Declining sales tax revenue is hurting Apache Junction’s budget for the next fiscal year, but no layoffs or cuts in city services are planned for now, city officials said. The city’s proposed General Fund budget for the next fiscal year is about $26 million. That’s down by $4 million from the current year.
The city’s General Fund revenue is expected to take a 6.5 percent hit from $26.2 million to $24.5 million in 2008-09.
Apache Junction employees should not expect any pay increases in 2008-09, and 10 current vacant positions will remain unfilled.
The city expects staffing attrition to lead to further vacancies.
“The economy has suffered and this organization has not escaped what the larger economy is experiencing,” City Manager George Hoffman said.
Assistant City Manager Bryant Powell said sales tax revenue has declined in the last five months or so. That revenue makes up a major portion of the General Fund revenue. City services such as parks and recreation and the library depend on the General Fund for their budgets.
The economic development and information technology department, among others, have been asked to trim spending wherever possible, without affecting the public, officials said at a draft budget meeting with the City Council earlier this week.
Projects such as the general plan update and a housing survey, for which a consultant would normally have been hired, are expected to be handled in-house.
Hoffman said the challenge would be to provide adequate staffing to handle demands on city services, which tend to go up in recessionary times.
The city’s library expansion programs continue. But no additional positions would be filled for the same.
The information technology department, which normally replaces outdated hardware and software every four years, is deferring those purchases for now.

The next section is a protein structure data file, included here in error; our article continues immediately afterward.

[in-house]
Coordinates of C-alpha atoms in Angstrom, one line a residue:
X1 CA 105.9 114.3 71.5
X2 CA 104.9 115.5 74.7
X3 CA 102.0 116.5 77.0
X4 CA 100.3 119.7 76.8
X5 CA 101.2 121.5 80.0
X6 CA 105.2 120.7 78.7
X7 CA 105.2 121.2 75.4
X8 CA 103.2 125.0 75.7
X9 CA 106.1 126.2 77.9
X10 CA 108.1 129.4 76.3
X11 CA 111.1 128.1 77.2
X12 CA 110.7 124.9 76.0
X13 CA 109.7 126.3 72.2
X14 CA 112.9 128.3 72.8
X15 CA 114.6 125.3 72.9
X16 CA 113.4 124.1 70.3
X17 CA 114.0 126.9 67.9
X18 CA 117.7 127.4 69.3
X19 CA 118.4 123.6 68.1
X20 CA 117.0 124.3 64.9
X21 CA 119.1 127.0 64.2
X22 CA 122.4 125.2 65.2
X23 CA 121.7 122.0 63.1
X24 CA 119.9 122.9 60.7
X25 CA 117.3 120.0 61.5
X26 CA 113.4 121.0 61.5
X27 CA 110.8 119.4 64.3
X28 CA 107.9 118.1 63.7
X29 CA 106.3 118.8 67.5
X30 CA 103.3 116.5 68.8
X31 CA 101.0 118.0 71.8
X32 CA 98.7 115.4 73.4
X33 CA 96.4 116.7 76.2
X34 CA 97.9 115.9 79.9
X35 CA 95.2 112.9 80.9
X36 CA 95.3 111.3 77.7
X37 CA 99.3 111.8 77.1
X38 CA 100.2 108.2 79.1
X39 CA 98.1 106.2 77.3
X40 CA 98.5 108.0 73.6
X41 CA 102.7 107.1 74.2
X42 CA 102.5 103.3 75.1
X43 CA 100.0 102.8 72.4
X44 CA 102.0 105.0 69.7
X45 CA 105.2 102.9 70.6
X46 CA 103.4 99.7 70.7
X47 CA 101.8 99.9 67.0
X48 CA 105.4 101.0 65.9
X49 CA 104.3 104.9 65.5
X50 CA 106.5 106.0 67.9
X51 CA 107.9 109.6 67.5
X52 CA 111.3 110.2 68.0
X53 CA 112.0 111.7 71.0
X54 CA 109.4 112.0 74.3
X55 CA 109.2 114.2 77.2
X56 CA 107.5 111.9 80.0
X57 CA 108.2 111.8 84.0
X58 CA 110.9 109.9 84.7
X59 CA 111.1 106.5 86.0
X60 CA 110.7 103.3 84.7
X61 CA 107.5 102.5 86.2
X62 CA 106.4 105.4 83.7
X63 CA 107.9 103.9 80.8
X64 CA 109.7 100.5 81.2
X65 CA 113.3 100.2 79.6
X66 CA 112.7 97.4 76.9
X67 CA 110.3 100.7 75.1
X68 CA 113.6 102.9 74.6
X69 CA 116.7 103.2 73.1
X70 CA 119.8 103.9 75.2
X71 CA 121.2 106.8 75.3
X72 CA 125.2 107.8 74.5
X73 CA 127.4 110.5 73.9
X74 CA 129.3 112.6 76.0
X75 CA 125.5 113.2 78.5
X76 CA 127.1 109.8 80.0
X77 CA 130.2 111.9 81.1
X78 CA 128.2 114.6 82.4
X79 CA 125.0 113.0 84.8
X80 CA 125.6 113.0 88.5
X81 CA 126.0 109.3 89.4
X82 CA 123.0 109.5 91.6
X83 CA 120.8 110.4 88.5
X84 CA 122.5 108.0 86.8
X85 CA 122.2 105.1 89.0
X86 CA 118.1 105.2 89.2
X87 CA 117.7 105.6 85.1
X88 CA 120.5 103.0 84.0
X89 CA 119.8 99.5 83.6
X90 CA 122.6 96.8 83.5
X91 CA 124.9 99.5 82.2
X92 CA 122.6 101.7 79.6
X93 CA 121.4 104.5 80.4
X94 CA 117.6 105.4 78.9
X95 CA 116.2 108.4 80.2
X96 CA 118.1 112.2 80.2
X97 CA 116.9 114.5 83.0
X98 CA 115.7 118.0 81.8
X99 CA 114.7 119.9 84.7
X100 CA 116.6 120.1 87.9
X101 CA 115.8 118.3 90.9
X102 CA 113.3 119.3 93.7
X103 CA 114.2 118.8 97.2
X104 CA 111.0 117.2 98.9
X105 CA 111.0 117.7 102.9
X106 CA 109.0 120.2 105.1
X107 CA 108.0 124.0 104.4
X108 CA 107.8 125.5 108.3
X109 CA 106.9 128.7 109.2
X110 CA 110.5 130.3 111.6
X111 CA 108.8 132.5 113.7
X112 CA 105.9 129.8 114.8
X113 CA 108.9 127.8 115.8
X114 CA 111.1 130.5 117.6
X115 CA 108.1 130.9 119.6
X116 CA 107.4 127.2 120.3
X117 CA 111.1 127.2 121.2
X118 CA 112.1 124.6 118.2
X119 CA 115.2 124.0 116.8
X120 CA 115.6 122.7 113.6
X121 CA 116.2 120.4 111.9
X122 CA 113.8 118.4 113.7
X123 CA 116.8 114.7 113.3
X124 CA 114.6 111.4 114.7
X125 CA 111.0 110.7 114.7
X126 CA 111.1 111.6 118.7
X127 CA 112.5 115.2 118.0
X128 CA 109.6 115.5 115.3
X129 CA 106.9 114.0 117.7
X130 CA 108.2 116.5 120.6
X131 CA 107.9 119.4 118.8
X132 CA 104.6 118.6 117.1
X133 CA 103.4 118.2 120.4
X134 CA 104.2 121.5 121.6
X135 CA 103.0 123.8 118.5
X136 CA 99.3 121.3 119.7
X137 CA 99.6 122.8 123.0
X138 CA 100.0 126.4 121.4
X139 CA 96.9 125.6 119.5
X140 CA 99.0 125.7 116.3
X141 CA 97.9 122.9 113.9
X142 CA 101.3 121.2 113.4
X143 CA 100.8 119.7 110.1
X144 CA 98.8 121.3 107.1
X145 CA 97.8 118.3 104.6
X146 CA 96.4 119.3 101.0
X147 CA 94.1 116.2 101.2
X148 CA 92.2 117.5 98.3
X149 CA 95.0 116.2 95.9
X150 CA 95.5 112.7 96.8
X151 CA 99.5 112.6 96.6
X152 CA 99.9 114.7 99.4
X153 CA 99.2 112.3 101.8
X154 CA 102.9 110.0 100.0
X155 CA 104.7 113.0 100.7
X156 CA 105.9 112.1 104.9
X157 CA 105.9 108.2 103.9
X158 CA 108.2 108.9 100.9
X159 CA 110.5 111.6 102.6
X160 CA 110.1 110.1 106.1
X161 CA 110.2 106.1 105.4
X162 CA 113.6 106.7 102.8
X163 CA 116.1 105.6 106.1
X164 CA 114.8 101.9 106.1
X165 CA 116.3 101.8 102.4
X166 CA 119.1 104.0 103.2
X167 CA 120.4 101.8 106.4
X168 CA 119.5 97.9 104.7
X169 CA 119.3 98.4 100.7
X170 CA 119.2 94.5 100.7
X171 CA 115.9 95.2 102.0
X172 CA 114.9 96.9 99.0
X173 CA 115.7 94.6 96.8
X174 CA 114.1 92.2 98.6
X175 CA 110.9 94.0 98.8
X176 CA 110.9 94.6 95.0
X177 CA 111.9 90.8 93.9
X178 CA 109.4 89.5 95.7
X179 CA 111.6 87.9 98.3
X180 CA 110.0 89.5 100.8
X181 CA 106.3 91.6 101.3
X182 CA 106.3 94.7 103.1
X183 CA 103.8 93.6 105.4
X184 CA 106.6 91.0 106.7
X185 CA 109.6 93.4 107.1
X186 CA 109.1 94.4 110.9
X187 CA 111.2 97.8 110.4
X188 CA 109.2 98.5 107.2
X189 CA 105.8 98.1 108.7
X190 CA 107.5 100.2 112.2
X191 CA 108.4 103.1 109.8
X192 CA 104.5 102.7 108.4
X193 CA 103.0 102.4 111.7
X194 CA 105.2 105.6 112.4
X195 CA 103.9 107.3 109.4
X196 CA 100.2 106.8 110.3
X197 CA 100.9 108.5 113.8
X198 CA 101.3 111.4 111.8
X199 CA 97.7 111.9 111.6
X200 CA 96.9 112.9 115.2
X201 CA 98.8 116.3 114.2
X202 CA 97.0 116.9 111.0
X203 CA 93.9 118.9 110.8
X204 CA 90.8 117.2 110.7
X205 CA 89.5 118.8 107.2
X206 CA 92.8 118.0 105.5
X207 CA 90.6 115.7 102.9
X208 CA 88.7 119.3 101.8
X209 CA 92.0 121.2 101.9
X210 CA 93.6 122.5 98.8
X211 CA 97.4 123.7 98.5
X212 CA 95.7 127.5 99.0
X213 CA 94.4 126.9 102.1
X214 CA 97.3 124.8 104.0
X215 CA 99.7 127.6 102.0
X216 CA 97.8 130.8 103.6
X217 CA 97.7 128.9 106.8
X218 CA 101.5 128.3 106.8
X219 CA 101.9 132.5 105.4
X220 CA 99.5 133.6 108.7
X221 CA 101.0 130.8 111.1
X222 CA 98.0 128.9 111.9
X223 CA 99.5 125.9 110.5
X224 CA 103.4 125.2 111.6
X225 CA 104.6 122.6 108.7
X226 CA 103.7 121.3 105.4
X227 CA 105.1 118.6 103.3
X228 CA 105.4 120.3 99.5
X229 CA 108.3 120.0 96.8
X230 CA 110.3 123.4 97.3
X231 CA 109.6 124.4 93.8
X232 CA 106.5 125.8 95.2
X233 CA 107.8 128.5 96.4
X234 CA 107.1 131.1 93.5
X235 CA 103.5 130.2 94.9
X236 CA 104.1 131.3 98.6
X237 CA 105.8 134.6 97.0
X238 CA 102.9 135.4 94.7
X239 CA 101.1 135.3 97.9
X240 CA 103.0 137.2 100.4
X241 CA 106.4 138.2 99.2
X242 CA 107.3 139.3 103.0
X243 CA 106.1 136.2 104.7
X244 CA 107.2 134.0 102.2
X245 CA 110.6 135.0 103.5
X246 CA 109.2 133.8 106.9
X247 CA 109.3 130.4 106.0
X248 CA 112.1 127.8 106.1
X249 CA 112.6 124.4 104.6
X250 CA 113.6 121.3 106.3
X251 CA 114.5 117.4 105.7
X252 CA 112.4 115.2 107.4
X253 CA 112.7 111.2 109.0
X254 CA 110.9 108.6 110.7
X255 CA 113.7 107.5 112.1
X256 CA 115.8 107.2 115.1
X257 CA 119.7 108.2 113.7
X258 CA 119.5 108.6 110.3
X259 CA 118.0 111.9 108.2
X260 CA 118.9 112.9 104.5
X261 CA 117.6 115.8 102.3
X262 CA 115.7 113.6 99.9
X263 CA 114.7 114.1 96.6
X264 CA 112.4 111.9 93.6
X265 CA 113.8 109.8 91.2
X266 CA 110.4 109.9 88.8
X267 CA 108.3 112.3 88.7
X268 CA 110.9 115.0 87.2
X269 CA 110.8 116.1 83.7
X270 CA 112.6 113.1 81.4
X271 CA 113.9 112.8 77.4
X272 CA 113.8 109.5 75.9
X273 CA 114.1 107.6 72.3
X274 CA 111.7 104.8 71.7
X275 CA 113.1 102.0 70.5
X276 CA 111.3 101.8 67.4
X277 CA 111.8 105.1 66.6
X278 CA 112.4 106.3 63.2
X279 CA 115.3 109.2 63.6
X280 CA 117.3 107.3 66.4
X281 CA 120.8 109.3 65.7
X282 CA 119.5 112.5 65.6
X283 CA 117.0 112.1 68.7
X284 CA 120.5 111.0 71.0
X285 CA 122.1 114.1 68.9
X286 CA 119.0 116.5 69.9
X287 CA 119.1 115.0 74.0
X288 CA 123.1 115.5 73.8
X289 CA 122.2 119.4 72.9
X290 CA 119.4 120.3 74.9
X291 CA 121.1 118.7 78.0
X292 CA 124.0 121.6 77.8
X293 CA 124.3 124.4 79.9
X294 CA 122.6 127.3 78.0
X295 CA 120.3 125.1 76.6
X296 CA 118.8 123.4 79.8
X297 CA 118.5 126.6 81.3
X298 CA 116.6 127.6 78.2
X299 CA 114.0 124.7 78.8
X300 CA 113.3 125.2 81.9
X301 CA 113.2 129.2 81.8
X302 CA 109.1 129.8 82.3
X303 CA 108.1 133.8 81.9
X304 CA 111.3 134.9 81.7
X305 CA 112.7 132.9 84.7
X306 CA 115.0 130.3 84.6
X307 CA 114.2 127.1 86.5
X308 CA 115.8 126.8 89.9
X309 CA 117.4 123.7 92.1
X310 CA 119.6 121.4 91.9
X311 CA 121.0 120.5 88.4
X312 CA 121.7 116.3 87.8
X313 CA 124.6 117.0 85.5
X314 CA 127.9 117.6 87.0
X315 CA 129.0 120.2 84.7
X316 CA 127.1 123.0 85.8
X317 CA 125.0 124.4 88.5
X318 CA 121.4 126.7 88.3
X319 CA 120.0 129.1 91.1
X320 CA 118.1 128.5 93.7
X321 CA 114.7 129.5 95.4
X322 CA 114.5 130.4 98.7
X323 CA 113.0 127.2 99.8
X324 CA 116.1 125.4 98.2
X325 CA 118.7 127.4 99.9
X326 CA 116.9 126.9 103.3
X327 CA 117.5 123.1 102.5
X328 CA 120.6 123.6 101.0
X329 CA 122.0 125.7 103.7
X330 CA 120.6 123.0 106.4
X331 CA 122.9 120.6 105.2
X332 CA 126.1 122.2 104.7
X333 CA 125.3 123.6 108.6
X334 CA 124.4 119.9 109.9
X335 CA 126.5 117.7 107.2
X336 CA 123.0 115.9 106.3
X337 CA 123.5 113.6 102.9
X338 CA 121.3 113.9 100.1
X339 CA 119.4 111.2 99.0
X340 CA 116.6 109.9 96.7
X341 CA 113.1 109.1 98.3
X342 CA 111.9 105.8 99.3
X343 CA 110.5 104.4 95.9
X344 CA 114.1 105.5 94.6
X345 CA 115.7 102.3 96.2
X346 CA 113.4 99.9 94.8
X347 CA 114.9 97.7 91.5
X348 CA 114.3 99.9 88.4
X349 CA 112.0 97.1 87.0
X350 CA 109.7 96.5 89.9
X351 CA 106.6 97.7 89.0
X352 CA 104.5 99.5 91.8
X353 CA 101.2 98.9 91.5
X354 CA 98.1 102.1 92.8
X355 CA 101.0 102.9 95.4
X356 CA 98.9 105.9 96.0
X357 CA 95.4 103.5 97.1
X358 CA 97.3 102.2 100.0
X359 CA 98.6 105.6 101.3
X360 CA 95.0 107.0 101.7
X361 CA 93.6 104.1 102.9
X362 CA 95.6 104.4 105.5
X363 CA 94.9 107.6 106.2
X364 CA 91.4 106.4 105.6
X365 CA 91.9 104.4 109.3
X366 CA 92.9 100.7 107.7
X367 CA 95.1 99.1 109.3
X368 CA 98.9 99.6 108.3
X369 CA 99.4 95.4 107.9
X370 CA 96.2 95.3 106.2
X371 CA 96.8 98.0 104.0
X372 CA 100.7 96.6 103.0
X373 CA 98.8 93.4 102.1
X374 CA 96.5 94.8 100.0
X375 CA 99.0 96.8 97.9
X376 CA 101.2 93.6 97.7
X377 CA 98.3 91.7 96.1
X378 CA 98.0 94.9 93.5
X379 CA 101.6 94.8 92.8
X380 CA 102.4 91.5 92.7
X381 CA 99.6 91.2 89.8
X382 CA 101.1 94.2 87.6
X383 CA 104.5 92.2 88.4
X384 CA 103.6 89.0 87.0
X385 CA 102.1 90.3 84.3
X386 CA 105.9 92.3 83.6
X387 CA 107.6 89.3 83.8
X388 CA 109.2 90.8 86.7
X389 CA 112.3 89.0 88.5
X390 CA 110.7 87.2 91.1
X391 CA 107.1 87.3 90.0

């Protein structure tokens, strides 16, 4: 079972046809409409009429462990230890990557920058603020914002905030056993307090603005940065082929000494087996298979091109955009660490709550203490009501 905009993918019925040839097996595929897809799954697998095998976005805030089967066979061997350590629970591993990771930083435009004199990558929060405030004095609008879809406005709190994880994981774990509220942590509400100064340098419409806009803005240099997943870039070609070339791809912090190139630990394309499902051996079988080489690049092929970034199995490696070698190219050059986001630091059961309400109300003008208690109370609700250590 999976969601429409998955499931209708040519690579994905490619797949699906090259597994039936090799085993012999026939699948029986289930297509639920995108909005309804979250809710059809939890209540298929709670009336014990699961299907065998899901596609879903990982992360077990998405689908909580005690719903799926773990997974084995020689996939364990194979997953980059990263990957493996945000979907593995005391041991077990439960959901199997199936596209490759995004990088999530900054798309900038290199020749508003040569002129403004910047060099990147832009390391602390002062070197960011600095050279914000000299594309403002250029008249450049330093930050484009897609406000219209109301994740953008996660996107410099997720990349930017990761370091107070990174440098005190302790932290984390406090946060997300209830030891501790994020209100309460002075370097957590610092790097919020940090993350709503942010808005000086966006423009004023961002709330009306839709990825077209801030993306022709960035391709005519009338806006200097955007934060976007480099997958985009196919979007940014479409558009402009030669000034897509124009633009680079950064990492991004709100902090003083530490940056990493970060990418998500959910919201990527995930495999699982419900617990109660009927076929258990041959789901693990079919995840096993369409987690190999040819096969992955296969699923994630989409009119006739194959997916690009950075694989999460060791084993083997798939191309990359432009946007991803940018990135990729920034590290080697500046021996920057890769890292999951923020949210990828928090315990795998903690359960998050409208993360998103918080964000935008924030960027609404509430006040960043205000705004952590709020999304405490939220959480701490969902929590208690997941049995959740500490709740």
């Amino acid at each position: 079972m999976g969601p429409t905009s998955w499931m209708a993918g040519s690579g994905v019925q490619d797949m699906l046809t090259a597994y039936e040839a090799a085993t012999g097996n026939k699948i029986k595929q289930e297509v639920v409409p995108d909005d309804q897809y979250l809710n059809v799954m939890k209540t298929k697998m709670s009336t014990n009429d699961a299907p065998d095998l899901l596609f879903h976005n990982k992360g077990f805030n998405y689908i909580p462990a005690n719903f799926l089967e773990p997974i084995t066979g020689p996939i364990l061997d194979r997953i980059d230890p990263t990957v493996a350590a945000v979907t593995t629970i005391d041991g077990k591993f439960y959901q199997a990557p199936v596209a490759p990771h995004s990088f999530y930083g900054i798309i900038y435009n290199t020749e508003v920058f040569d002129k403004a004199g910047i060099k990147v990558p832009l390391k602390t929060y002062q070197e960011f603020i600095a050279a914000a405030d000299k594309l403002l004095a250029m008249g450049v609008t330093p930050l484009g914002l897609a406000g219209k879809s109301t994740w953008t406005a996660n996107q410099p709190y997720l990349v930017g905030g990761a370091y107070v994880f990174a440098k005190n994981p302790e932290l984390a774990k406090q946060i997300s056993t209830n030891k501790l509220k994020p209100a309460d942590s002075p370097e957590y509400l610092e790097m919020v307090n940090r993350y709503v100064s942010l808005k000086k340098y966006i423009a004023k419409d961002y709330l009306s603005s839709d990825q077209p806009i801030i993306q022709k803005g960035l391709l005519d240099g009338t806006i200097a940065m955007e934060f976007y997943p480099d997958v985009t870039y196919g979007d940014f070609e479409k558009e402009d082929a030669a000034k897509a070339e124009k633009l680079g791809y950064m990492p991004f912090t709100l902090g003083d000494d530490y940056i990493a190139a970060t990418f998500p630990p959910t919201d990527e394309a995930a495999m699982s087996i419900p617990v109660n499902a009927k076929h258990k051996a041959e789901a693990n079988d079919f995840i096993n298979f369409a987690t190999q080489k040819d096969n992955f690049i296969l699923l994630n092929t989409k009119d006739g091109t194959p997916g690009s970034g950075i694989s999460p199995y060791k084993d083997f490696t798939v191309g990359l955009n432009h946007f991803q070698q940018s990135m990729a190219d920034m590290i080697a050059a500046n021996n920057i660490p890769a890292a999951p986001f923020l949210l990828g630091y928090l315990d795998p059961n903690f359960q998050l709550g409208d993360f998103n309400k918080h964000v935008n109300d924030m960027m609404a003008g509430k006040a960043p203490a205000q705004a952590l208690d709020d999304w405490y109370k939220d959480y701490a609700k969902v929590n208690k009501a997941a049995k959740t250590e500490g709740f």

City vehicles needing to be replaced also will be put on hold.
The police department’s proposed budget dips slightly from $9.8 million in 2007-08 to $9.5 million.
But Powell said there will be no reduction in public safety services. The city is currently finalizing the police chief’s position.
Vice Mayor R.E. Eck inquired whether there would be any other direct impact to the public, including any reduction in library services.
Hoffman said while nothing’s scheduled yet, they would have to watch how the economy plays out in the near future.
If there would be a need to cut back further, it would have to come from the library or parks and recreation services.
“We’re striving to maintain services, but at some point program offerings and hours of services will have to be looked into,” Hoffman said.
Mayor John Insalaco said the city was fortunate at this point to be in a better position than other Valley communities.
“George and his crew had an idea a couple years ago that we had a tight budget coming up so they prepared well,” Insalaco said.
The city also will consider use of volunteers, interns or part-time positions instead of full time, if need be in the future.
In addition, officials are debating whether or not to give employees a few additional holidays to compensate for the lack of pay increases.
The City Council is scheduled to adopt a tentative budget June 3 and finalize it June 16 or 17.